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HomeOpinionsPolitical parties are not like companies

Political parties are not like companies

A supporter of the BJP celebrates the party’s victory in the Gujarat Assembly elections.

A supporter of the BJP celebrates the party’s victory in the Gujarat Assembly elections.
| Photo Credit: REUTERS

A popular trope among political commentators, especially in the aftermath of important elections, is that political parties are like corporations and their leaders like CEOs. The analogy is made to press home the point that just as CEOs are held accountable for a bad quarter, so should the leaders of political parties for poor election results. This analogy is misleading and leads to distorted ideas of how political parties function. This is especially problematic in India because unlike, say, in the U.S., there is little space for the politics of negotiation and compromise outside of political parties. Therefore, the key to understanding Indian politics is understanding how political parties function.


A key difference between a political party and a company is that parties have claimants and volunteers while a company has employees. This difference has an impact on all aspects of decision-making and operations of the two entities. The purpose of a political party is to capture state power in service of some stated social agenda. To legitimise this aspiration, the party itself must be seen to be as a microcosm of society, with its organisation necessarily populated by individuals in a volunteer capacity as opposed to paid employees. Thus, while all parties have some paid employees, positions which enable the people holding them to exercise political judgment and have executive authority, such as area presidents and in-charges, are honorary ones. Despite this, there are multiple claimants for every position commensurate with associated prestige and power.

On the other hand, most private companies operate in a narrowly defined and apolitical space selling goods and services. Politics — in the sense which conveys value judgment about the trajectory of society itself and its consequent trade-offs — is not part of a corporation’s role. Even if there is an element of political judgment in the functioning of the corporation, it is exercised at the top as opposed to individual employees having to exercise political judgment at their level. Thus, a corporation is entirely staffed by paid employees performing well-defined, non-overlapping roles with the reasonable expectation that their professional skills will suffice for their work.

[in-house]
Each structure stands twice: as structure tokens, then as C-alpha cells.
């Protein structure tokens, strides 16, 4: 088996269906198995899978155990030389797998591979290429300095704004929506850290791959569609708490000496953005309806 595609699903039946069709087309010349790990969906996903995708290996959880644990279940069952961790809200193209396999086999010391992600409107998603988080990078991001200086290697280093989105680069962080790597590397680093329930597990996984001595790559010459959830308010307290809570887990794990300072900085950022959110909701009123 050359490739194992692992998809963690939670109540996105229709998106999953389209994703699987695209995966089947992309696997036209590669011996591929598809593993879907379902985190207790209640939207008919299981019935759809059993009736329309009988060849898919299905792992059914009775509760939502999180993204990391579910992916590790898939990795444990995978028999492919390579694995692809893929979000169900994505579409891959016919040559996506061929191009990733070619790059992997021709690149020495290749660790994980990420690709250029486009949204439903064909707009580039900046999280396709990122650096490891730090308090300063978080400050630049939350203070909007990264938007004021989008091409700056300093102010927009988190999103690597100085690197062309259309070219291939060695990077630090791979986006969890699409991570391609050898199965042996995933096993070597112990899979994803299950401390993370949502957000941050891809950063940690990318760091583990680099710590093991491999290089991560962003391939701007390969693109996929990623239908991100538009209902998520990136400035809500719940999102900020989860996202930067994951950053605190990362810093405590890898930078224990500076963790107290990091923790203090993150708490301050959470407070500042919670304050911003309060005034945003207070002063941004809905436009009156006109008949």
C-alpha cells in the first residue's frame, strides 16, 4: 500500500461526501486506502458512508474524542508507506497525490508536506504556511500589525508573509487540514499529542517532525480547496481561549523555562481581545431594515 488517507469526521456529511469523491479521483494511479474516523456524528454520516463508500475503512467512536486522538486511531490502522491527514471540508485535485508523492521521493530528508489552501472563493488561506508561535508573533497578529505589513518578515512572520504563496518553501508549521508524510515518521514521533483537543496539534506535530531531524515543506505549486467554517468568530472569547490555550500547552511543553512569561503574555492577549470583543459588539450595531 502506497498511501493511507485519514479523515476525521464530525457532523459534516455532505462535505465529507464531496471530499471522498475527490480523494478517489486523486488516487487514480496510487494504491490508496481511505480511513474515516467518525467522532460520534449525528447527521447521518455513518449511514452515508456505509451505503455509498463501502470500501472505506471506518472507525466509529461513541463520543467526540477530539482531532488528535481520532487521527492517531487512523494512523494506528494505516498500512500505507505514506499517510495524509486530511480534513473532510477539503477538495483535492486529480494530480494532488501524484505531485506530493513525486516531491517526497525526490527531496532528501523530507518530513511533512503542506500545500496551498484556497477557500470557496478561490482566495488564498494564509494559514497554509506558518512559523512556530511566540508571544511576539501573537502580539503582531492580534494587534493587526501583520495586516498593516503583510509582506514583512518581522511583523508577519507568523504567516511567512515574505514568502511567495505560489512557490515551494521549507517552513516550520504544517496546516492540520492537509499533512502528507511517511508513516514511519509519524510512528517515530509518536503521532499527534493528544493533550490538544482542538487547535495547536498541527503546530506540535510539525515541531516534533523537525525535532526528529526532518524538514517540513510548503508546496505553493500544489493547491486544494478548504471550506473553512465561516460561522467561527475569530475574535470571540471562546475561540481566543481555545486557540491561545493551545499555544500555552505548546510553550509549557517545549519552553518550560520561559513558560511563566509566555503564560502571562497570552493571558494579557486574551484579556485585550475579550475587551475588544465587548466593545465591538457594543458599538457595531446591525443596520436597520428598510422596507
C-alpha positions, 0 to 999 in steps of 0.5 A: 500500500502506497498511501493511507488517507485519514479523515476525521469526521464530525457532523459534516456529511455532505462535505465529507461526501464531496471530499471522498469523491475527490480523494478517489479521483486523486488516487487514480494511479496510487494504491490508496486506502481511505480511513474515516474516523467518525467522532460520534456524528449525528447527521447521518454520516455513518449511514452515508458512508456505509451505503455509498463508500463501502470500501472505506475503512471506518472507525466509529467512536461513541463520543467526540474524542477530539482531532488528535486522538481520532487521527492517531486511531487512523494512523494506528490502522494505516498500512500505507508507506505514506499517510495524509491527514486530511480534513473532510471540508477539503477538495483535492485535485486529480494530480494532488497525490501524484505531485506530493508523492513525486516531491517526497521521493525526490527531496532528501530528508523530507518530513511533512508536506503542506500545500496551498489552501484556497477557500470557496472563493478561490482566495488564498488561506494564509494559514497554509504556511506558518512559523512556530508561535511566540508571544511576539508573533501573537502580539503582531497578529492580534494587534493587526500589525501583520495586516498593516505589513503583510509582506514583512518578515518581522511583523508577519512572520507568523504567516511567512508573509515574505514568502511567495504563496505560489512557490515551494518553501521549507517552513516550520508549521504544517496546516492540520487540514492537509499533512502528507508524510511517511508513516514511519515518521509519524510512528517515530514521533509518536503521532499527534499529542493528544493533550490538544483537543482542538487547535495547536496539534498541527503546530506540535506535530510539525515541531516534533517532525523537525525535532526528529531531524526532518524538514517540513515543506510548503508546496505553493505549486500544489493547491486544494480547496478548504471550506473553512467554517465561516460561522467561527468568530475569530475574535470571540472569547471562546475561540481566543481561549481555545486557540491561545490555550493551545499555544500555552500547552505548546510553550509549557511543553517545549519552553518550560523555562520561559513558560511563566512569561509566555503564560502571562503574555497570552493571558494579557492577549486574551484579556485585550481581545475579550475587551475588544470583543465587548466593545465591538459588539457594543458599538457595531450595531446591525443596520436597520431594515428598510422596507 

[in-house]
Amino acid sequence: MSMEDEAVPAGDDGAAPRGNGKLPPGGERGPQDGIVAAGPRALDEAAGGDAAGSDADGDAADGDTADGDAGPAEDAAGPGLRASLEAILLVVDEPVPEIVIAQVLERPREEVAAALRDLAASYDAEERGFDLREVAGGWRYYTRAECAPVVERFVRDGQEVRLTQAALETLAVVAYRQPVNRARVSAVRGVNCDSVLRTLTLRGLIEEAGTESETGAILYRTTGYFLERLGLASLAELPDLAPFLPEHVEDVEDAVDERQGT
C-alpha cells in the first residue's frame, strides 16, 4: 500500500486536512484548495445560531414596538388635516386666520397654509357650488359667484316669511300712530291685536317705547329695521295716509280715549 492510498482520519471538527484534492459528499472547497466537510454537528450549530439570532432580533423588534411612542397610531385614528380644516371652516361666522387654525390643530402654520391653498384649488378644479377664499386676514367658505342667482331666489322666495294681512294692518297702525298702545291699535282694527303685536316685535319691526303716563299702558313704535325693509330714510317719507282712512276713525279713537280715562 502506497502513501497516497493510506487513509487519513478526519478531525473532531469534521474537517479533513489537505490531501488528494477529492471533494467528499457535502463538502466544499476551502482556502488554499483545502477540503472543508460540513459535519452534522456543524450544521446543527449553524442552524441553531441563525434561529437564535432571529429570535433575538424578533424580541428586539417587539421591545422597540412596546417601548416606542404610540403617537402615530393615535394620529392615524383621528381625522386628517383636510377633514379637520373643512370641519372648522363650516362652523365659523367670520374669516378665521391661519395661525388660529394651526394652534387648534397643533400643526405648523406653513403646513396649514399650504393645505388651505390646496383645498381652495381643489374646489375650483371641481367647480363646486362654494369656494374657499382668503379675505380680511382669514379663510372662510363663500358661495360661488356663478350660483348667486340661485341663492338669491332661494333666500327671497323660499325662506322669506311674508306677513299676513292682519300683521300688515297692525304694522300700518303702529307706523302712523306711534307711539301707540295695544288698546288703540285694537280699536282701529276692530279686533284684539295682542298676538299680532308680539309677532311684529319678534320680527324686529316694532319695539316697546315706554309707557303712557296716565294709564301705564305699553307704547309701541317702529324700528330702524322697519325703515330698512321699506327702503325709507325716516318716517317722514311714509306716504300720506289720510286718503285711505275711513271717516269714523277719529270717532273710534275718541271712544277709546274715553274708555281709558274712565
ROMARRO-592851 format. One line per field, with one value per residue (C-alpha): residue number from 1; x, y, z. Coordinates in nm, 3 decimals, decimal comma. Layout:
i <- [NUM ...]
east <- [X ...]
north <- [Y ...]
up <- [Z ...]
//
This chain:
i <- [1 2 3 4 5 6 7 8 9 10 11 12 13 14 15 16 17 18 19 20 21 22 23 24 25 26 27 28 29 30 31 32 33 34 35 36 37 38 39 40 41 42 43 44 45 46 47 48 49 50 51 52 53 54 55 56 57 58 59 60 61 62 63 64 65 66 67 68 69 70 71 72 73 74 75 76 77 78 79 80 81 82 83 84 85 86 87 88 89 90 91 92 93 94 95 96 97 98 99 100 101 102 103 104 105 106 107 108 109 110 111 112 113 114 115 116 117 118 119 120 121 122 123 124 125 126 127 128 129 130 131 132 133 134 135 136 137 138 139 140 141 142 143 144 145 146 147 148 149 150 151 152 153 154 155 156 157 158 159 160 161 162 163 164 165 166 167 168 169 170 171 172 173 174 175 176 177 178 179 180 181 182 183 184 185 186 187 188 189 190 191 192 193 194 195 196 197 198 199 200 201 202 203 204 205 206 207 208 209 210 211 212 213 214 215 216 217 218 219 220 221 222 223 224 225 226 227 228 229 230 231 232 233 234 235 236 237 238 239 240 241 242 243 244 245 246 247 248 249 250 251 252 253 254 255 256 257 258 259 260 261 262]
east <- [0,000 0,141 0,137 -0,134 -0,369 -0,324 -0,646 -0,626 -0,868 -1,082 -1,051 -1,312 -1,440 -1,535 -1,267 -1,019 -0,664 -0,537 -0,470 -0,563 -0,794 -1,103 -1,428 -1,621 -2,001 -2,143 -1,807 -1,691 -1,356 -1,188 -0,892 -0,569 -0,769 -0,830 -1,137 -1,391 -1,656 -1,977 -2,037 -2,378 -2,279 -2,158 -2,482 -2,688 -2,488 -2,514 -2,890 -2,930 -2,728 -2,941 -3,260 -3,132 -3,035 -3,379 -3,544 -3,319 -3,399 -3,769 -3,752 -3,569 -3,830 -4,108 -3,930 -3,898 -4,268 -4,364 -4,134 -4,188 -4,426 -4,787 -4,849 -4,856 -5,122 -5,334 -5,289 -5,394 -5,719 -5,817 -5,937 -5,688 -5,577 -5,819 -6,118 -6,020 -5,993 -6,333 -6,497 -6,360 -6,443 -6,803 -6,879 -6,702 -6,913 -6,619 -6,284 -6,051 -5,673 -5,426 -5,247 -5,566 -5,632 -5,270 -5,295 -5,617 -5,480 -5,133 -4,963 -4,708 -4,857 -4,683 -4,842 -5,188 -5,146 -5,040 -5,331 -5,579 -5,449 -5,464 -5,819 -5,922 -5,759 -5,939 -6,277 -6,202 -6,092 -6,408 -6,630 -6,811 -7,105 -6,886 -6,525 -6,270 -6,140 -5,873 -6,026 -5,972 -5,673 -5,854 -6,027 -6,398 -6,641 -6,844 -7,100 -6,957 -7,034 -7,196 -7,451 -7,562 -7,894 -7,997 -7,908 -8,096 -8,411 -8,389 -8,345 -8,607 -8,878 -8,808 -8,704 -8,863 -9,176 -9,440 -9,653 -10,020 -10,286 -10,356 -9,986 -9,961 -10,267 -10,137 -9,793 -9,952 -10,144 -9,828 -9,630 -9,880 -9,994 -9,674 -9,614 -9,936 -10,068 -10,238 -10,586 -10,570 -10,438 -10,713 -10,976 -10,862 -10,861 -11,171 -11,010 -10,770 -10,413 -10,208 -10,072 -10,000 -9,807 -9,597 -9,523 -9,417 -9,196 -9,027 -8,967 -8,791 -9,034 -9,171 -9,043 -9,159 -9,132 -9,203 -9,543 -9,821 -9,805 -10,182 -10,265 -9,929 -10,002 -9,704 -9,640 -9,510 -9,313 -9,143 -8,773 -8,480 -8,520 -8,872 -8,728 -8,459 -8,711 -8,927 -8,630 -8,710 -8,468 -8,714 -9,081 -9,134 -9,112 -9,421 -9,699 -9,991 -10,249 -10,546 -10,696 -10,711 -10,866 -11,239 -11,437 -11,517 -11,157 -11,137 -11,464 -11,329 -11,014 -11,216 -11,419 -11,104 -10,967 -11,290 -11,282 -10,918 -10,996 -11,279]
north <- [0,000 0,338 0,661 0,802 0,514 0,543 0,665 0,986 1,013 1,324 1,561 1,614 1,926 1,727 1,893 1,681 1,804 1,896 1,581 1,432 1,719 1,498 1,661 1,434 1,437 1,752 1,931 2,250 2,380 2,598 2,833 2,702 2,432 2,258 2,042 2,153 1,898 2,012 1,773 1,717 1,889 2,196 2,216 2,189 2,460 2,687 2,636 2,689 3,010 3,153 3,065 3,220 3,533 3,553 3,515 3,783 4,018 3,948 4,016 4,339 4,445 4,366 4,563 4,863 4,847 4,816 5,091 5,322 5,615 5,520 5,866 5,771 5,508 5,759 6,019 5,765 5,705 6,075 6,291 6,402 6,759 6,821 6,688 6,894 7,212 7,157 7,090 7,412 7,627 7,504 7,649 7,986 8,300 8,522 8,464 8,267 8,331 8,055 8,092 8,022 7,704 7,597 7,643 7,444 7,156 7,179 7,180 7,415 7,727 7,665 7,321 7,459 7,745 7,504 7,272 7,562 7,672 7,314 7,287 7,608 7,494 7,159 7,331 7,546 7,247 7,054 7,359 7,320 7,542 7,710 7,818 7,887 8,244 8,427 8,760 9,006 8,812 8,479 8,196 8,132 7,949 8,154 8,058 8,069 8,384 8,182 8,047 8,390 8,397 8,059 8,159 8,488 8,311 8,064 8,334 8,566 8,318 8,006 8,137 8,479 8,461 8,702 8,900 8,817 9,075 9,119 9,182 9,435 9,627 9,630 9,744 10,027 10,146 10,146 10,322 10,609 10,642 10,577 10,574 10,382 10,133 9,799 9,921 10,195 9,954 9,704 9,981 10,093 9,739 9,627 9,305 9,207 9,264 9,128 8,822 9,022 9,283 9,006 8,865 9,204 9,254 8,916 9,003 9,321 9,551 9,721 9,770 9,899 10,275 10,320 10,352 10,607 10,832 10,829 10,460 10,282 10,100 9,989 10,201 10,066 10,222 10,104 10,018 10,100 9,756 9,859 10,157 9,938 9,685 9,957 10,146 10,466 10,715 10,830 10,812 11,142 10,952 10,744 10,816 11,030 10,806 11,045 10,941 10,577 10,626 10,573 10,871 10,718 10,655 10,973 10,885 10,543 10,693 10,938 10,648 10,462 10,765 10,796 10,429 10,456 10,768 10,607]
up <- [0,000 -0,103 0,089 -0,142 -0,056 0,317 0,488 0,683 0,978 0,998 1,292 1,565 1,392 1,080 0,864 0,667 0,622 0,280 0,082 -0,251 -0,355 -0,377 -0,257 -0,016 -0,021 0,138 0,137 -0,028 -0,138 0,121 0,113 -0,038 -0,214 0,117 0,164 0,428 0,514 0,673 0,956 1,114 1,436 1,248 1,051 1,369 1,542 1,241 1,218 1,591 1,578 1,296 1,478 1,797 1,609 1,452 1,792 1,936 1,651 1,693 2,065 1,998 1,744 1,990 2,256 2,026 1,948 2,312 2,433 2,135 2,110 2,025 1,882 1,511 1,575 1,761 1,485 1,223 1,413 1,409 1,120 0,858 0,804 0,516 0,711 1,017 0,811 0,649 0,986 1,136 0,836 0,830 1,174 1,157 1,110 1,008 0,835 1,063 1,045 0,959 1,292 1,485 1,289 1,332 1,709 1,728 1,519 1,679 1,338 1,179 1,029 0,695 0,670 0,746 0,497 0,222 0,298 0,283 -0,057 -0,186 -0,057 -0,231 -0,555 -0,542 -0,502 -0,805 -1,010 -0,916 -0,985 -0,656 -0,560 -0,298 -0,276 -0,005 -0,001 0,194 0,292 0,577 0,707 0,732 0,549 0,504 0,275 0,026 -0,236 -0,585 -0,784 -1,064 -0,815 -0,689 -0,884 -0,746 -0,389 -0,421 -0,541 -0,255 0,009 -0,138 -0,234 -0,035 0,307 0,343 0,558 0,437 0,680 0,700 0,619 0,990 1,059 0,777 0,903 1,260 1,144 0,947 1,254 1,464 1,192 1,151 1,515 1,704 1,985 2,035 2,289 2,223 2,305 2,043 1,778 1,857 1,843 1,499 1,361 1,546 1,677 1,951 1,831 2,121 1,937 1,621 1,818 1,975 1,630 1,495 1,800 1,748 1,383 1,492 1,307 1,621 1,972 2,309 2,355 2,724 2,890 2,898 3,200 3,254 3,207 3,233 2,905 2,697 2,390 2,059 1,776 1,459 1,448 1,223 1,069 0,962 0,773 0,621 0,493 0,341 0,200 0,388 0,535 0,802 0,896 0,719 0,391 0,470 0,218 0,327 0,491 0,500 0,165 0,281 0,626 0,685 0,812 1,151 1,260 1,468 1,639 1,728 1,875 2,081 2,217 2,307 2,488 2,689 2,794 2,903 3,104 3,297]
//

With the above context, it is evident that the analogy of a political party as a company makes little sense. A political party must manage trade-offs between multiple conflicting interests, generate consensus, and then mobilise the electorate around its chosen narrative. This is a more nebulous space than one in which pre-defined goods and services are exchanged for profit. Moreover, multiple claimants for every position inevitably queer the pitch for the party’s operations. Given the public nature of political parties, it is neither advisable nor possible to exclude claimants from participation in the organisation’s functioning though the influence of dissidents is often curtailed. Since political parties are in the business of opinion-making, internal dissonance and conflict of interest have a direct bearing on a party’s ability to perform, especially in a competitive electoral landscape. Examples include contradictory statements made by party functionaries during important campaigns, sabotage and leaks, rebel candidates, or sheer inactivity. When such internal factionalism comes out in the public, it has a cascading effect on all aspects of the party’s operations from outreach to fundraising.